Divest BU, a Boston University organization comprised of students and faculty members advocating for fossil fuel divestment, invited students to speak up for divestment by sending a uniformed email statement to Richard Reidy, chair of the Advisory Committee on Socially Responsible Investing.
Students were scheduled to “flood [Reidy’s email] inbox” Tuesday through Friday. Using a designated template, students can personalize the subject line of the email and “hit send.” According to the initiative’s Facebook page, the “ACSRI Email Blast!” allows the committee to be aware of “where [students] stand on divestment” before the committee proposes a decision to the Board of Trustees on whether or not the university should divest from fossil fuel.
“[Divest BU is] presenting you with the opportunity to have your voice heard, protect our endowment, the environment, and fight for social and environmental justice and you don’t even need to put on pants to do it,” the Facebook page stated.
Rachel Eckles, a student organizer with Divest BU, said individual action alone is ineffective in confronting the issue of climate change.
“We feel that what is happening right now is putting too much focus on what individuals can do,” said Eckles, a junior in the College of Arts and Sciences. “It’s very disempowering for the typical consumer to think everything is in their hands.”
Though individual action is important in confronting climate change, putting pressure on institutions for positive action is critical to seeing progress, Eckles added.
“There’s a much larger institutional system that’s influencing things,” Eckles said. “The only way to really challenge those accepted norms in our society that companies can decide things for us and that they can put all their money in political campaigns … is to use our communities and our larger institutions to push for influence.”
The opening of the email template to Reidy reads, “I am writing to urge you and the [ACSRI] to stand with students by supporting full divestment from [BU’s] financial holdings in the top 200 publicly traded fossil fuel companies with the largest carbon reserves.”
The template further outlined some of the efforts Divest BU has done, such as a faculty petition supported with 270 signatures, a student referendum supported by 75 percent of undergraduate students and a rally attended by approximately 50 members of the community.
To conclude the email, the template reads that the sender urges Reidy to recommend to the Board of Trustees that BU divest from fossil fuel companies on Wednesday, April 13.
“As a student at Boston University, I wish for my concerns to be heard,” the email template concludes. “Although the solution to climate change is by no means simple, I firmly believe divestment represents one action we must take to uphold our institution’s morals.”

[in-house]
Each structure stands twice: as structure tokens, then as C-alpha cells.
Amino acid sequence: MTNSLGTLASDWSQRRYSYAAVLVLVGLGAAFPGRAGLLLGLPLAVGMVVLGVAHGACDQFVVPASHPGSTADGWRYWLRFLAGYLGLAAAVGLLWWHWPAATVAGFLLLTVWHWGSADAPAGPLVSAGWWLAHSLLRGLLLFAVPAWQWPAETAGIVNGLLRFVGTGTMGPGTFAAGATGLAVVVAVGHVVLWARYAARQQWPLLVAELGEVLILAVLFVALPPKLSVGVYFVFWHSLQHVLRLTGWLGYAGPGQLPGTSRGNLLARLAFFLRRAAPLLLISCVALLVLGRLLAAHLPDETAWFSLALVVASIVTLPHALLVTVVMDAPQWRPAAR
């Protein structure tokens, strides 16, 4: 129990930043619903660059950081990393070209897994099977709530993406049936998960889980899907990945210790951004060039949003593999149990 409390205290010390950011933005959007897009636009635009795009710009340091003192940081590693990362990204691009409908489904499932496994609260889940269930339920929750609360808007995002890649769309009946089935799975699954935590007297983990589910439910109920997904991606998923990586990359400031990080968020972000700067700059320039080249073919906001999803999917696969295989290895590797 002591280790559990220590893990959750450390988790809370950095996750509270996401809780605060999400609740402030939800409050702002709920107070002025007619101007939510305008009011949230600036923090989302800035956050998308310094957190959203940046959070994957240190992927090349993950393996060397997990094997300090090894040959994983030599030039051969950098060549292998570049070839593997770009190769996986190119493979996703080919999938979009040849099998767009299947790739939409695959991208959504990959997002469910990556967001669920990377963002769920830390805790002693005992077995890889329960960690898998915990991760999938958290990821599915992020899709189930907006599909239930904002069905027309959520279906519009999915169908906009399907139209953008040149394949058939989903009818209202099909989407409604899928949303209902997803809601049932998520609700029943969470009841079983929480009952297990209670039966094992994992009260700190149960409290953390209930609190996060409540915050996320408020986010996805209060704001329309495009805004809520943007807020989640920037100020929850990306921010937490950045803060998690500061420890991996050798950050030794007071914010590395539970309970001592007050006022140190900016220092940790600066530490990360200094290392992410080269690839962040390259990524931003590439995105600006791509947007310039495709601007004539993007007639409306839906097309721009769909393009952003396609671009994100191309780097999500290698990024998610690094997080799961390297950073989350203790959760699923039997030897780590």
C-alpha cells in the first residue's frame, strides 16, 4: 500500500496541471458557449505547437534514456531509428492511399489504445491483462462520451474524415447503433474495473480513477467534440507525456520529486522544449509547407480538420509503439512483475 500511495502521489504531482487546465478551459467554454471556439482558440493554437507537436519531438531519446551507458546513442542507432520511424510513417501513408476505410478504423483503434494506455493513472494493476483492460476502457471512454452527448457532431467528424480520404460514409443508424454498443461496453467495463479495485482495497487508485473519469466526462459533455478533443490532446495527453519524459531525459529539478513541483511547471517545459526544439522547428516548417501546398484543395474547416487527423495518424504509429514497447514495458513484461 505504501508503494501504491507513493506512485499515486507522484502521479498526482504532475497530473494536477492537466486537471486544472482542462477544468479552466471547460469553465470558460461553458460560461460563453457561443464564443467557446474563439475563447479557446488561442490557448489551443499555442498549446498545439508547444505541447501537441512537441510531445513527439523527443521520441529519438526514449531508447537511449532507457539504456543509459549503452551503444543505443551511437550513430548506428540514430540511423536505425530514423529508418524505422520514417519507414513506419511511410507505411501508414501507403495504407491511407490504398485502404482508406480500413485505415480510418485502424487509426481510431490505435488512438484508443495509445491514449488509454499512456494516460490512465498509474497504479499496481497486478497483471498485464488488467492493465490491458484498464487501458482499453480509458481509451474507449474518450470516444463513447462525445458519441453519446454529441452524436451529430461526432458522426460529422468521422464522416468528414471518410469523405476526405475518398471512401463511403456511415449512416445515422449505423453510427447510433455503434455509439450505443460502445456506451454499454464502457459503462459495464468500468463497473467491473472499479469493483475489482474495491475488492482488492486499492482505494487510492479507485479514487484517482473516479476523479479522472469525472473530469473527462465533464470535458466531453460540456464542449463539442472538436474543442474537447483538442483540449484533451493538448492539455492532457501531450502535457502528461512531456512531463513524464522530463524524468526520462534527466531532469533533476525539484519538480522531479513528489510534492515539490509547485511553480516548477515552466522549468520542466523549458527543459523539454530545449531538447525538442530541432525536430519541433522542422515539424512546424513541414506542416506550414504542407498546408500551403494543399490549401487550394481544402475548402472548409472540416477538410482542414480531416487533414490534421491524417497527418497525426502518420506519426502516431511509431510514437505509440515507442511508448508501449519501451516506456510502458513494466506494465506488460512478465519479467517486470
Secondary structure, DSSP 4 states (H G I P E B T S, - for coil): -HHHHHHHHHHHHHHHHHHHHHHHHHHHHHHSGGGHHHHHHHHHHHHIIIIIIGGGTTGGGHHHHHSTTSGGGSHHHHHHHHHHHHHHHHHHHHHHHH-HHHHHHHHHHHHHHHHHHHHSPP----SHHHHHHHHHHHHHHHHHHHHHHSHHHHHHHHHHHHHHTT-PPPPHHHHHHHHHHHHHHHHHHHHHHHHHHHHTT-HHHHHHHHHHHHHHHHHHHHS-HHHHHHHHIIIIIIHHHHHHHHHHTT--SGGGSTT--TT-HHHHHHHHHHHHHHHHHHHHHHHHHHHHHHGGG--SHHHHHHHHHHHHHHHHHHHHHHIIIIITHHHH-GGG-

Recent superficial commitment to sustainability and combatting climate change is not enough, Eckles said.
“It’s so strange to hear that our school has a sustainability department … yet we still profit from the very problem at hand,” Eckles said. “Why have we gotten to the point where this is happening and realizing our school doesn’t even want to divest?”
The ACSRI provides a forum for relevant issues to be reviewed and discussed by members of the BU community, according to the committee’s website. The ACSRI will then examine holistic views and opinions on the issue and develop a policy recommendation to be forwarded to Board of Trustees for consideration.
Investment in fossil fuels is the second issue under review by the ACSRI, following concerns of BU’s investment in companies that manufacture firearms for the civilian market.
Several students who participated in the email blast said collective action is necessary to push BU to be a leader in divesting to combat climate change.
Vivien Chen, a freshman in the College of Arts and Sciences, said she has been working with her fellow Divest BU members to prevent disastrous environmental conditions.
“With CO2 emissions ever rising and the 2 degrees Celsius mark … creeping closer and closer, the pressure to take actions, especially on a large scale, is gaining momentum,” she said.
Jessica Carlson, a senior in the Questrom School of Business, said BU should take action and confront companies that are contributing to climate change.
“We can no longer stand by idly as climate change becomes a greater and greater threat,” she said. “By divesting, we are telling those companies that we cannot condone their actions. We are saying that as a university, community, nation and global player, we are prepared to take the necessary step to creating a sustainable future.
Sarah Bradley, a junior in CAS, said students are key in pushing BU to set an example and commit to the environment.
“It’s absurd that a university with as many green initiatives as BU has is still profiting off of fossil fuels,” she said. “This university is run like a corporation, with short-term profits driving all decisions. The administration and Board of Trustees don’t see us as having any real power until we stand together and push for an issue that we care about.”
David Franco contributed to the reporting to this article.